Behavioral health medication prescriptions surged early in the pandemic, leveled off and began to rise again more recently, new data shared with Fierce Healthcare show.
Arrive Health is a vendor of real-time prescription benefit services to hospitals and health systems. More than 200,000 providers access the company’s services monthly, with around 7 million prescription transactions occurring a month. To survey pandemic-era behavioral health prescription trends, the company looked at more than 14 million total transactions from February 2020 through September 2022.
The data cover commercial-based and Medicare plan populations and only include prescriptions pending as an order in the EHR—when a physician inputs a medication into the ordering window in their EHR—not necessarily the final medication sent to the pharmacy or confirmation that the patient picked up the medication.
Behavioral health transactions include antianxiety medications, antidepressants, antipsychotics, stimulant therapies for ADHD and sedatives.
Arrive Health data show that following an initial surge in these prescriptions, volumes stayed relatively level for two years, representing between 9.3% and 10.3% of total medication transactions. Since December 2021, however, there has been a slight upward trend in these prescriptions, which reached a peak of 10.6% of total transactions in August 2022.
Previously published data, like from PBM Express Scripts, and national surveys also show a spike in the number of prescriptions written for depression, anxiety and insomnia at the start of COVID-19. Some have explained this consumer behavior as stockpiling medications, in line with early recommendations put out by the Centers for Disease Control and Prevention.
Notably, more U.S. adults report symptoms of anxiety and depression than pre-pandemic. Early on, a greater number of medications to manage them was likely warranted, Megan Holsopple, vice president of clinical products at Arrive Health, told Fierce Healthcare.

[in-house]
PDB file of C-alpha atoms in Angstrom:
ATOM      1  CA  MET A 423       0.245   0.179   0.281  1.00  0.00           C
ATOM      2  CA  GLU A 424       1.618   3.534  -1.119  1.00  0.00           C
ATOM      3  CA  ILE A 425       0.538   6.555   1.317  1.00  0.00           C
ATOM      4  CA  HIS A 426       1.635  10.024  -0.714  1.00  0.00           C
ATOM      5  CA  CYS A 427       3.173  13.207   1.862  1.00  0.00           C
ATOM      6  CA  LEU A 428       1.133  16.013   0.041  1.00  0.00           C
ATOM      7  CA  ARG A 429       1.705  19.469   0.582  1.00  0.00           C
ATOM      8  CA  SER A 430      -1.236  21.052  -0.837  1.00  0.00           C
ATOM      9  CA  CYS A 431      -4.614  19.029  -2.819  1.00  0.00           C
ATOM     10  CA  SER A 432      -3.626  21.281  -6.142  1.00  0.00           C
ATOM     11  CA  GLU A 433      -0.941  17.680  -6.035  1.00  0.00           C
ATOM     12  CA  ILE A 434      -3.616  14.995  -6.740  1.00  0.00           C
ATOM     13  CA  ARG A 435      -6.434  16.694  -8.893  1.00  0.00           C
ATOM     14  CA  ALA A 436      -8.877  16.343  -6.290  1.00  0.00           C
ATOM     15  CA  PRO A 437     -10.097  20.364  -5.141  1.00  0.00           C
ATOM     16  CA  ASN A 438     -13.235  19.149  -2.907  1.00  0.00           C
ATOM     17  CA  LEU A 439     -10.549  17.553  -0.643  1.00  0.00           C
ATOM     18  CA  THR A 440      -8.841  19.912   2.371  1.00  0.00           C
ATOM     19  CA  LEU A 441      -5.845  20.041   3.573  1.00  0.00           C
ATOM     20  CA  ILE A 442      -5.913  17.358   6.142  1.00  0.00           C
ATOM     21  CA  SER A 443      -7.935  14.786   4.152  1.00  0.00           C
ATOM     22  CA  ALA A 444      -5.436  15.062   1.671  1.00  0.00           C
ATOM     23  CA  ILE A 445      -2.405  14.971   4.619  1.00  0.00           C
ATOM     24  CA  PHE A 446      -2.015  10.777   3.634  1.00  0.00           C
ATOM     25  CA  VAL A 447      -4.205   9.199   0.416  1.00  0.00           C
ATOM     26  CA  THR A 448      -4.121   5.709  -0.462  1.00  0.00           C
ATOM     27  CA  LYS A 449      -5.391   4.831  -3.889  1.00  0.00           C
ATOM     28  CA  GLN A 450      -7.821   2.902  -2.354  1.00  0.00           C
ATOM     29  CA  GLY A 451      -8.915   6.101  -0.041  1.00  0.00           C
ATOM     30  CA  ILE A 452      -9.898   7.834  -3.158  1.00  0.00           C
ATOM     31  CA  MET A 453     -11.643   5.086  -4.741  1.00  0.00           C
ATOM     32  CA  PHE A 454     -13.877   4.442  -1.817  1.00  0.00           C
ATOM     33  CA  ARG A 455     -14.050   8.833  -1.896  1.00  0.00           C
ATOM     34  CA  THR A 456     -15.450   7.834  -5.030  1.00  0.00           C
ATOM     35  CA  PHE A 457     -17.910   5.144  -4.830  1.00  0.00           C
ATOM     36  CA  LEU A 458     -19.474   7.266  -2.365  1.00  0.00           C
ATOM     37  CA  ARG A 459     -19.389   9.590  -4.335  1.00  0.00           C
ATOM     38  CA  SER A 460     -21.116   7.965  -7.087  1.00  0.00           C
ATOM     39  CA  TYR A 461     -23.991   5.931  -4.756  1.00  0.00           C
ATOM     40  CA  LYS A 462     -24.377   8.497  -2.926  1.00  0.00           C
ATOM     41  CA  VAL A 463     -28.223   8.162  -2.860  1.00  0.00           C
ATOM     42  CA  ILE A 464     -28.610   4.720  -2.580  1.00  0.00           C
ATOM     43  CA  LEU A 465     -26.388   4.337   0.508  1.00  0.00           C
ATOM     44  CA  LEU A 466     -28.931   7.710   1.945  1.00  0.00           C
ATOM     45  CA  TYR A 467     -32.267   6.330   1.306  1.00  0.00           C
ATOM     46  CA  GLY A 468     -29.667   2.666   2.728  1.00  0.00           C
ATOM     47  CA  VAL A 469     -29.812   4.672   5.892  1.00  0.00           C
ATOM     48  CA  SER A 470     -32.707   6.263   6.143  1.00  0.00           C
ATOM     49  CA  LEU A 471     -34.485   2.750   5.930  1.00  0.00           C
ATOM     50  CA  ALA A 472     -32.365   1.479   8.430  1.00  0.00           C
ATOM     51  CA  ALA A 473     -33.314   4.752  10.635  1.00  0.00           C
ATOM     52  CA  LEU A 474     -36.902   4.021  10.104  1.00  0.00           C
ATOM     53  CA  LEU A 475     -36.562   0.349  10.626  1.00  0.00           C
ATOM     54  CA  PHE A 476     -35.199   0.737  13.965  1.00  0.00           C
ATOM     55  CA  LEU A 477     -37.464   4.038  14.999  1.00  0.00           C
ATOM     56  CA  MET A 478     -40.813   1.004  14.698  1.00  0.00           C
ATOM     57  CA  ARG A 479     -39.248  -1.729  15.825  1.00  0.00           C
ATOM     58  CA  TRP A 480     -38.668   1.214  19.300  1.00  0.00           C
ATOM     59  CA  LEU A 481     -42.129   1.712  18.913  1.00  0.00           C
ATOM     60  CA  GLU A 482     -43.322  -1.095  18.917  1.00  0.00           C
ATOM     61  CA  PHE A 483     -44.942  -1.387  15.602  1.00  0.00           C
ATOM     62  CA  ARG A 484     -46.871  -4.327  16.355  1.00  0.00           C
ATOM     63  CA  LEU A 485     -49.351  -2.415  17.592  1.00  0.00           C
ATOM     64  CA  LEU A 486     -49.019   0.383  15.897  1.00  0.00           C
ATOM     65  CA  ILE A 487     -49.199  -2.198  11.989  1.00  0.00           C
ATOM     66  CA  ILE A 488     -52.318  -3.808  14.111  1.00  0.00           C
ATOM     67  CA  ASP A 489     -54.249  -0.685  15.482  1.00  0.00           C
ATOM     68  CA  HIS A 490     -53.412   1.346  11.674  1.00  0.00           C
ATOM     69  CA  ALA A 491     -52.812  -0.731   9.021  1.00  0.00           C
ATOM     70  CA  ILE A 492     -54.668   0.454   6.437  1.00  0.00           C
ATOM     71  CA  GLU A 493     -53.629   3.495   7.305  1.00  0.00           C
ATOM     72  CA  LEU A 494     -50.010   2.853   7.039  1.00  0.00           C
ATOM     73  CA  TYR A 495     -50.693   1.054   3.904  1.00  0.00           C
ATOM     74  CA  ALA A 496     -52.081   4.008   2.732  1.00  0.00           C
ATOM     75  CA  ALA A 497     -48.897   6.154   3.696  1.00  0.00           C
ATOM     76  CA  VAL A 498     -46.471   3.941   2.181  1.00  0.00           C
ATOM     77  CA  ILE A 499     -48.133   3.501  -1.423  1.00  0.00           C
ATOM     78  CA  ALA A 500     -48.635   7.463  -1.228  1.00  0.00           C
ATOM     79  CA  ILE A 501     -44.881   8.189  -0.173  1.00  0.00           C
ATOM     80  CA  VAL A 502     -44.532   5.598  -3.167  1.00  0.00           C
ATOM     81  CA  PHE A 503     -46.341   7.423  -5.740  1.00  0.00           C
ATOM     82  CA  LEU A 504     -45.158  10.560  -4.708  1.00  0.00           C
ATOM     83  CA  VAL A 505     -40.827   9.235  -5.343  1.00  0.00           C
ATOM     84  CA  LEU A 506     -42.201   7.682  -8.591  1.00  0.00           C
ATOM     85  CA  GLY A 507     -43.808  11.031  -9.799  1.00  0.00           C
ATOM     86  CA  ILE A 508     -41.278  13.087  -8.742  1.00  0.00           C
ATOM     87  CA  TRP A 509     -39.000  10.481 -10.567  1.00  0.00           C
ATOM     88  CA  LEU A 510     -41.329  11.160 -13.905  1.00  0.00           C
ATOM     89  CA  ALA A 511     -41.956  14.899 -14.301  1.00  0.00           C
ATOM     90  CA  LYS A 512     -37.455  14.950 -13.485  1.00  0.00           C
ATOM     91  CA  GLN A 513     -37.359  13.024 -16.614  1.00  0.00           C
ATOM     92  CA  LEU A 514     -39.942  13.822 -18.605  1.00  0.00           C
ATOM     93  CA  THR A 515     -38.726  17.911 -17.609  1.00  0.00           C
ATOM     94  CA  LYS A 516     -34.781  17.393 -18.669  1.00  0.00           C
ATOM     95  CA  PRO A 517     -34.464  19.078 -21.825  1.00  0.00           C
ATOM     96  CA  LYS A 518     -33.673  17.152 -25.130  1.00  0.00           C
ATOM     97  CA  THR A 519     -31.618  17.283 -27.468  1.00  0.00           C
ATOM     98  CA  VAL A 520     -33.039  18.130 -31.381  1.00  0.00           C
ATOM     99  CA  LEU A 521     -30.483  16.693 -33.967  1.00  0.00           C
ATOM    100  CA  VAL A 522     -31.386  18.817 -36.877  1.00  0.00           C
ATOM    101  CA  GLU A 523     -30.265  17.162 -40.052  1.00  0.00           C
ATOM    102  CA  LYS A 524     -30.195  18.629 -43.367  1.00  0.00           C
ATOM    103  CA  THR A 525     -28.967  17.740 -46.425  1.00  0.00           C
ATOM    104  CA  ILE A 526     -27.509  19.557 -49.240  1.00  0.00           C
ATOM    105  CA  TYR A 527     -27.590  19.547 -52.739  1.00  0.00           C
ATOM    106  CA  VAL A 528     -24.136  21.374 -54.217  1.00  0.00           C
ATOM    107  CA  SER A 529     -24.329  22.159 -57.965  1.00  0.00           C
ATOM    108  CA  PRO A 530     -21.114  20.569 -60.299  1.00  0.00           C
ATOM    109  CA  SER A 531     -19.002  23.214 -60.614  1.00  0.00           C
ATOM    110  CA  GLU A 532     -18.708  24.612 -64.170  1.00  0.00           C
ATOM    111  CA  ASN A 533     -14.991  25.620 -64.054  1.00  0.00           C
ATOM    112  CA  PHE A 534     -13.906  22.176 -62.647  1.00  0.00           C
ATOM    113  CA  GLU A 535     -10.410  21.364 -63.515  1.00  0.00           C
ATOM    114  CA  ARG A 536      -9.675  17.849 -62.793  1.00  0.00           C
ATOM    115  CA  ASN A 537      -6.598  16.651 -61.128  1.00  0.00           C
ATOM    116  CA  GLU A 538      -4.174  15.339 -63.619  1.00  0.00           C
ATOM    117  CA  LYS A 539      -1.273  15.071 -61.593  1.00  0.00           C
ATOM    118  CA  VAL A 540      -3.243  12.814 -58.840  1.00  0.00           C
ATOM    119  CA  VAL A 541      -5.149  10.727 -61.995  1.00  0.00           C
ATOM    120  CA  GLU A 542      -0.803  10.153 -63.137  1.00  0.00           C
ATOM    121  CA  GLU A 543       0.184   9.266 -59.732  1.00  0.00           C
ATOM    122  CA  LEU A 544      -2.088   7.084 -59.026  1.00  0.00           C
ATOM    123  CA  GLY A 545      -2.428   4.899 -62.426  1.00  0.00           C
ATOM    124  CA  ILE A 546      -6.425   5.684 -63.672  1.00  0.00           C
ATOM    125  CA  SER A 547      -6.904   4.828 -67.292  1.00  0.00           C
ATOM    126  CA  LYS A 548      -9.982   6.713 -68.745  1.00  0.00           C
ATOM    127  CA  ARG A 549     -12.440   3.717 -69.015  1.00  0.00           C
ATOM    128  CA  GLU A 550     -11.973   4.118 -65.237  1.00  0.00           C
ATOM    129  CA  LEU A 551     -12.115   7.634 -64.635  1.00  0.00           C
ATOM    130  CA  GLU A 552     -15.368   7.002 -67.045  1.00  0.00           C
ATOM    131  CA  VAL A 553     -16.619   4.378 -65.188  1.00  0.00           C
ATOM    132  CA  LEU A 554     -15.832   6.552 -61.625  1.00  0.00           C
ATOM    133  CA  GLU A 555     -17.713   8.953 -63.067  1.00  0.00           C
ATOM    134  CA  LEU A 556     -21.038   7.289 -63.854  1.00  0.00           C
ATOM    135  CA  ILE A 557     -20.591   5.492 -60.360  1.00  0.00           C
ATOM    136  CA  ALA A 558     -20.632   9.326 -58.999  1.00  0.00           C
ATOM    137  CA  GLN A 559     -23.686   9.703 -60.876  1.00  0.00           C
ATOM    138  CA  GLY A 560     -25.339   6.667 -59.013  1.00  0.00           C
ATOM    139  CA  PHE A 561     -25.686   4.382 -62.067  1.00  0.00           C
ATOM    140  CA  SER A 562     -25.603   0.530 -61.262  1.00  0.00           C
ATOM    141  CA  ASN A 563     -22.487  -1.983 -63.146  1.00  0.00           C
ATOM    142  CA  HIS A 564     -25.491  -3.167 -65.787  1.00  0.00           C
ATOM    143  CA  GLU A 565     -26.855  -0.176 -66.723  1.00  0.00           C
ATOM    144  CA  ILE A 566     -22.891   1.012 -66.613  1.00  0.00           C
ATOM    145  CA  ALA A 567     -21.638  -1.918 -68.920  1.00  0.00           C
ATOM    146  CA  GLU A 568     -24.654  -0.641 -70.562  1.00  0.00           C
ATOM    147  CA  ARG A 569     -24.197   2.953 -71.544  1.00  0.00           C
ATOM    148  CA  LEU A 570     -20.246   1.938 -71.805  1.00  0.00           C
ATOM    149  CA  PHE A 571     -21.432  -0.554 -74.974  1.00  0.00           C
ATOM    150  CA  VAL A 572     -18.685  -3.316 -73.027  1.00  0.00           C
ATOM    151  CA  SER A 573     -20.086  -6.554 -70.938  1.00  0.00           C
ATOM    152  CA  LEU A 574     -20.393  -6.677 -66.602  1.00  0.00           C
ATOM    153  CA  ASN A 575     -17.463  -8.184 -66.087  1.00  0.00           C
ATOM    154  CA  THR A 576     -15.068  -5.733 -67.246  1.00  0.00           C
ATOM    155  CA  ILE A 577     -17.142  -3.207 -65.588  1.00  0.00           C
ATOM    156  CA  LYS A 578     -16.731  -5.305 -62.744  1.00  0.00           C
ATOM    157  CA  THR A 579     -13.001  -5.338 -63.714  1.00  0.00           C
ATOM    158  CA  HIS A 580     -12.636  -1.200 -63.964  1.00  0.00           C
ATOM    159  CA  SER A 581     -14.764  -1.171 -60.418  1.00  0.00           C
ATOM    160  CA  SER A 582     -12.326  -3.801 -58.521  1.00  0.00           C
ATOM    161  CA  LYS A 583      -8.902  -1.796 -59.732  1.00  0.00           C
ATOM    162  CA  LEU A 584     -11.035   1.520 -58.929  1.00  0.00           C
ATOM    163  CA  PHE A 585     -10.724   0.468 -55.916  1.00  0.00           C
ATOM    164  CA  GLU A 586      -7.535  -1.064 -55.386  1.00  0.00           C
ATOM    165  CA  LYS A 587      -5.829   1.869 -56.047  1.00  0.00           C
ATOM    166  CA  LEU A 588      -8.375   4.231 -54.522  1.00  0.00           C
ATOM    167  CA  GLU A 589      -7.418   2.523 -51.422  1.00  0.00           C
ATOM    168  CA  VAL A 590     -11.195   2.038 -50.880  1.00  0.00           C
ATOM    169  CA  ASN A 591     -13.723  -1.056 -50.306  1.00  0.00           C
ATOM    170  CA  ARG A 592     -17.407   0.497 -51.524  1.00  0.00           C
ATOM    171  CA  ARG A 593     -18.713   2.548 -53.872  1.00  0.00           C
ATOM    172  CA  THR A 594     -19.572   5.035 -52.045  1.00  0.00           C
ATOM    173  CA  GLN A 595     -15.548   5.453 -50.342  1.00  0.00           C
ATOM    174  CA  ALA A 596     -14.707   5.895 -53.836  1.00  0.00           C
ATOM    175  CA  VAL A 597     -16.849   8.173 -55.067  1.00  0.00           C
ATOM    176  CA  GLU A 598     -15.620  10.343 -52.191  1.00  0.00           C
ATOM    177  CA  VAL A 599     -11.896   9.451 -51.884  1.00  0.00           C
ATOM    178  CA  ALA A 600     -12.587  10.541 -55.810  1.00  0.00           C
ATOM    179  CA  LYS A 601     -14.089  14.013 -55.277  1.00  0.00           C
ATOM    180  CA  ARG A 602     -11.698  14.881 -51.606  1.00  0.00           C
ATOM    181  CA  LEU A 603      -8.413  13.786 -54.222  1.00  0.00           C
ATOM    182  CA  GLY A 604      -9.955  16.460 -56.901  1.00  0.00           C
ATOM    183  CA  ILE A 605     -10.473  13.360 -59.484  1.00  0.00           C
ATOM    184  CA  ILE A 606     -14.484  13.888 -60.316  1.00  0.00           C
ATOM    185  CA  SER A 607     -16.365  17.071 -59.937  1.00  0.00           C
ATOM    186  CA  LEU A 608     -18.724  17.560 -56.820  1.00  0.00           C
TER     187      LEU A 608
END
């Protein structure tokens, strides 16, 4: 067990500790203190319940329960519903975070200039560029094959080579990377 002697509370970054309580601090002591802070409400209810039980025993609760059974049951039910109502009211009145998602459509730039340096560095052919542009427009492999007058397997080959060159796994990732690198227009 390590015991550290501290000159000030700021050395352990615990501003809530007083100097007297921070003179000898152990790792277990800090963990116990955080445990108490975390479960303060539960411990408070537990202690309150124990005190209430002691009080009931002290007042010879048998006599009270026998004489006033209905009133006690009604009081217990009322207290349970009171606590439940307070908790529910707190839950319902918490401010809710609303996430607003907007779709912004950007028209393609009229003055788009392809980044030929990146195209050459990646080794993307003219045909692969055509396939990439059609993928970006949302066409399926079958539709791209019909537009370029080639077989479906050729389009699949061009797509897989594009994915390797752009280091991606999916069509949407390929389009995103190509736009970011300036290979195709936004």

“Stress precipitates different reactions in people who have mental health and people who are functioning,” Holsopple said.
“Patients were scared,” echoed Nikki Naples, the company’s clinical content and engagement manager. Naples, a nurse by training, was a nursing and practice administrator at UCHealth in Colorado during the pandemic.
To accommodate patients, providers had to adapt to virtual visits quickly. Restrictions were eased for prescribing medications virtually, and payers lifted the drug quantity limits typically dictating coverage, making access “a little bit friendlier,” according to Holsopple. “The way they got their therapies definitely shifted.” Now, the market is reverting to more standard formulary design, where drug coverage is restricted to certain volumes, she said.
Another reason spikes in prescription volumes appear limited is likely because the populations the data cover have access to additional behavioral support, Holsopple noted. And health systems increasingly recognize the importance of behavioral health specialists and mental health tools. “Just having those resources available now can certainly contribute to why we’re not seeing this large, large spike in medications,” Naples said.
Early 2020 Arrive Health data showed there were notable spikes in prescriptions of chloroquine, hydroxychloroquine and albuterol, ranging from 50% to nearly 125% increases. The likely cause was surging publicity and the presumption they could help manage COVID-19 symptoms.
But in 2021, prescriptions of these therapies drastically decreased, likely as the medical community responded to new evidence. “People do the best that they can with the best intentions,” Holsopple said of providers.
Unlike the other medication categories analyzed, stimulants for ADHD were prescribed in large and escalating quantities over the past two years, Arrive Health data show, with Adderall reaching 2.3% of the company’s total transactions last month. This finding is consistent with other reports of record-high prescriptions and widespread misuse of adderall, driven in part by telehealth companies now being investigated.